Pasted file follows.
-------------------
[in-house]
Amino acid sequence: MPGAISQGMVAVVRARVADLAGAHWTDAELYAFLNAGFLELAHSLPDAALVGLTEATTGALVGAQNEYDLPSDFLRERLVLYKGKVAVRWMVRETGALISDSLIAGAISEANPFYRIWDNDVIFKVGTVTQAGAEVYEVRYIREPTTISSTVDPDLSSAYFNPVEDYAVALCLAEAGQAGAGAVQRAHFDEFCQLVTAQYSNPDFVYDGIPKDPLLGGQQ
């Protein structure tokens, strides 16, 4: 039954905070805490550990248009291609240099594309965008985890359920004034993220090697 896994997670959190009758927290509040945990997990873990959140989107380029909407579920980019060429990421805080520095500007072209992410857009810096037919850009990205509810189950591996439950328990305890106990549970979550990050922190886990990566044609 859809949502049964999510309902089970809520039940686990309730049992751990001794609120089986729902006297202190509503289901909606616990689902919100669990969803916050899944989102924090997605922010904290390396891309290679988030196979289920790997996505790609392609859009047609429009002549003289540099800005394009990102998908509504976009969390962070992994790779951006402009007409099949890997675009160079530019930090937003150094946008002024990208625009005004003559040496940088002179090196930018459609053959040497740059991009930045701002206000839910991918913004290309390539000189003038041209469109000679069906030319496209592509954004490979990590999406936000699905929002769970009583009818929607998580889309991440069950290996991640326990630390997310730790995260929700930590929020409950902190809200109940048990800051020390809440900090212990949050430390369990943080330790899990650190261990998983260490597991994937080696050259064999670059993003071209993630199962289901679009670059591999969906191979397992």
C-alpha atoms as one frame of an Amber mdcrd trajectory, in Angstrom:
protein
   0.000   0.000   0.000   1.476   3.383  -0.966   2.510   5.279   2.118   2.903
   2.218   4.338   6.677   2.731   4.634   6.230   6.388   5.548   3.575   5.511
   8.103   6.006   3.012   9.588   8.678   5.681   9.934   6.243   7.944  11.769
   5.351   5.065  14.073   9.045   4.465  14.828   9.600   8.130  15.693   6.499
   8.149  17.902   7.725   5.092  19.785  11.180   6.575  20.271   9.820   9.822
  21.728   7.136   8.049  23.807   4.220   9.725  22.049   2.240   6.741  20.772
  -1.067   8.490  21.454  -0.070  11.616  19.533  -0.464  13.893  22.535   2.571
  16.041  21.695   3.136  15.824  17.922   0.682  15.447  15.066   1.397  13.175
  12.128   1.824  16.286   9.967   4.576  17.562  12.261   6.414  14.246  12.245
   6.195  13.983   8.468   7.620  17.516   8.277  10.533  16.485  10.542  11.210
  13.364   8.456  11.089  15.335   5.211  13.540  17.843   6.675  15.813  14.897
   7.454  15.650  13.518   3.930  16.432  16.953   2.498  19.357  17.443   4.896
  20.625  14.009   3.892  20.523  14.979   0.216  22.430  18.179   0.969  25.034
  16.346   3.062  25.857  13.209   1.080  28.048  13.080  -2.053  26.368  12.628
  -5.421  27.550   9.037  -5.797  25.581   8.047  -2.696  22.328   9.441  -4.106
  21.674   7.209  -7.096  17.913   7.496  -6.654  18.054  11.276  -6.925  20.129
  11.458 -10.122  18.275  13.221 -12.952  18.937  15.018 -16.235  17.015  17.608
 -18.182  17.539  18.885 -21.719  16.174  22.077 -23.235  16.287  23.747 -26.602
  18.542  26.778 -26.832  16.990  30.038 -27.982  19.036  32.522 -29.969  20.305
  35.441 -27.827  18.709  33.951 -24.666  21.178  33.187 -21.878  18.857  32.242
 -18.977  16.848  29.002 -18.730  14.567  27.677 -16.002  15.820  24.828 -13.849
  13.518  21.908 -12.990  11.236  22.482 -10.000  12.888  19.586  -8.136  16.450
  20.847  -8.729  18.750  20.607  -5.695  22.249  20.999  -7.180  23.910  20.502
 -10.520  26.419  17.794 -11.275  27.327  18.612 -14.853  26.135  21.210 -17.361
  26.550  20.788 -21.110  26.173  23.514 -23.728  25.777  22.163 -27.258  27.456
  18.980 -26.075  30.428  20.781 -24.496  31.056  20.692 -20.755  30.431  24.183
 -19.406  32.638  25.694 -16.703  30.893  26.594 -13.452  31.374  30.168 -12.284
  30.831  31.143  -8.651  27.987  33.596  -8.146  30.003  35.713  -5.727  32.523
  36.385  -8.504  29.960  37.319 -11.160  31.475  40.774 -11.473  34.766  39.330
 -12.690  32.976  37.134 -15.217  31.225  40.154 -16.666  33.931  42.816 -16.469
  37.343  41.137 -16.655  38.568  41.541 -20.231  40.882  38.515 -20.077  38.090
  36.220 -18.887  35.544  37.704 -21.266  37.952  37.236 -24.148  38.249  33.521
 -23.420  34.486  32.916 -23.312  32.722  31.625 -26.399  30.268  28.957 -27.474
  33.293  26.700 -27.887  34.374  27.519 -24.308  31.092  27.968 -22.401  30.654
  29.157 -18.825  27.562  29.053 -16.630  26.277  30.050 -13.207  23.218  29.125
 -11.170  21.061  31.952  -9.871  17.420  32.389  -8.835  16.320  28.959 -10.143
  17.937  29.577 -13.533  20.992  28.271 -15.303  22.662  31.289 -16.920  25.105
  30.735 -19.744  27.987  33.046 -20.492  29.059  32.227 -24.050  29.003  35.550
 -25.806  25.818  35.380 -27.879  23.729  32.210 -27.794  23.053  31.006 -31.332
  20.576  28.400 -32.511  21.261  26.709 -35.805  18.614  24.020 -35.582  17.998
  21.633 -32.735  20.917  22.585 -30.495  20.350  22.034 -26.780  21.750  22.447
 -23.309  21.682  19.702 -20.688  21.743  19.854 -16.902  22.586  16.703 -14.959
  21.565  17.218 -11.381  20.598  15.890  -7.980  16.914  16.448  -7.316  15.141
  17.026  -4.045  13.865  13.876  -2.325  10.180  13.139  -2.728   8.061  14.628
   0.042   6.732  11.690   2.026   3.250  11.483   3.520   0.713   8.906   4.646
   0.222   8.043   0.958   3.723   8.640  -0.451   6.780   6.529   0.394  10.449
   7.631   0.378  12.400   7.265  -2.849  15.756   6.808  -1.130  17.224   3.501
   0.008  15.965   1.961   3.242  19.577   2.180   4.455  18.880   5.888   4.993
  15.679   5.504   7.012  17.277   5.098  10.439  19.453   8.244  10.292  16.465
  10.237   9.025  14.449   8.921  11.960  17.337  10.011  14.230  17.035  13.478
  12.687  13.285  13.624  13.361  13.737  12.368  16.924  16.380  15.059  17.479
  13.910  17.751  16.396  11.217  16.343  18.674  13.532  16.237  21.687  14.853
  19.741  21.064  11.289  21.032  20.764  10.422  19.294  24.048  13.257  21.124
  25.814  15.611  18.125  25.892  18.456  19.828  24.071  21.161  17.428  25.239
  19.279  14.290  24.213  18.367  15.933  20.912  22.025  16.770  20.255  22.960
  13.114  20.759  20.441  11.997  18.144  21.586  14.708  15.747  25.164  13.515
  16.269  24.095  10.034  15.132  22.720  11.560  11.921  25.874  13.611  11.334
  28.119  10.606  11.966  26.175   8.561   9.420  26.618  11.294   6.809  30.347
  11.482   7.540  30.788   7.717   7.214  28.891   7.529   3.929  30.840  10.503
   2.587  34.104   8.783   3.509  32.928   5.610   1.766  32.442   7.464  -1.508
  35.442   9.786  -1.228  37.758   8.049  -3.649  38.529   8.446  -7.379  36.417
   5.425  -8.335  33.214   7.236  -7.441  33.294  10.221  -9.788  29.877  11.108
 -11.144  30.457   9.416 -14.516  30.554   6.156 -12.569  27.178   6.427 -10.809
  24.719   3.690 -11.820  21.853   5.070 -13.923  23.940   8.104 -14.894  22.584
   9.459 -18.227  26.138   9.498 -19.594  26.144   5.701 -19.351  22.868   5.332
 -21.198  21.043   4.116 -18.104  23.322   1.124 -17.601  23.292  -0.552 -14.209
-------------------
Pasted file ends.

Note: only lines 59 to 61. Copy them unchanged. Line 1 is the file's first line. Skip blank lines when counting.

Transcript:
  25.814  15.611  18.125  25.892  18.456  19.828  24.071  21.161  17.428  25.239
  19.279  14.290  24.213  18.367  15.933  20.912  22.025  16.770  20.255  22.960
  13.114  20.759  20.441  11.997  18.144  21.586  14.708  15.747  25.164  13.515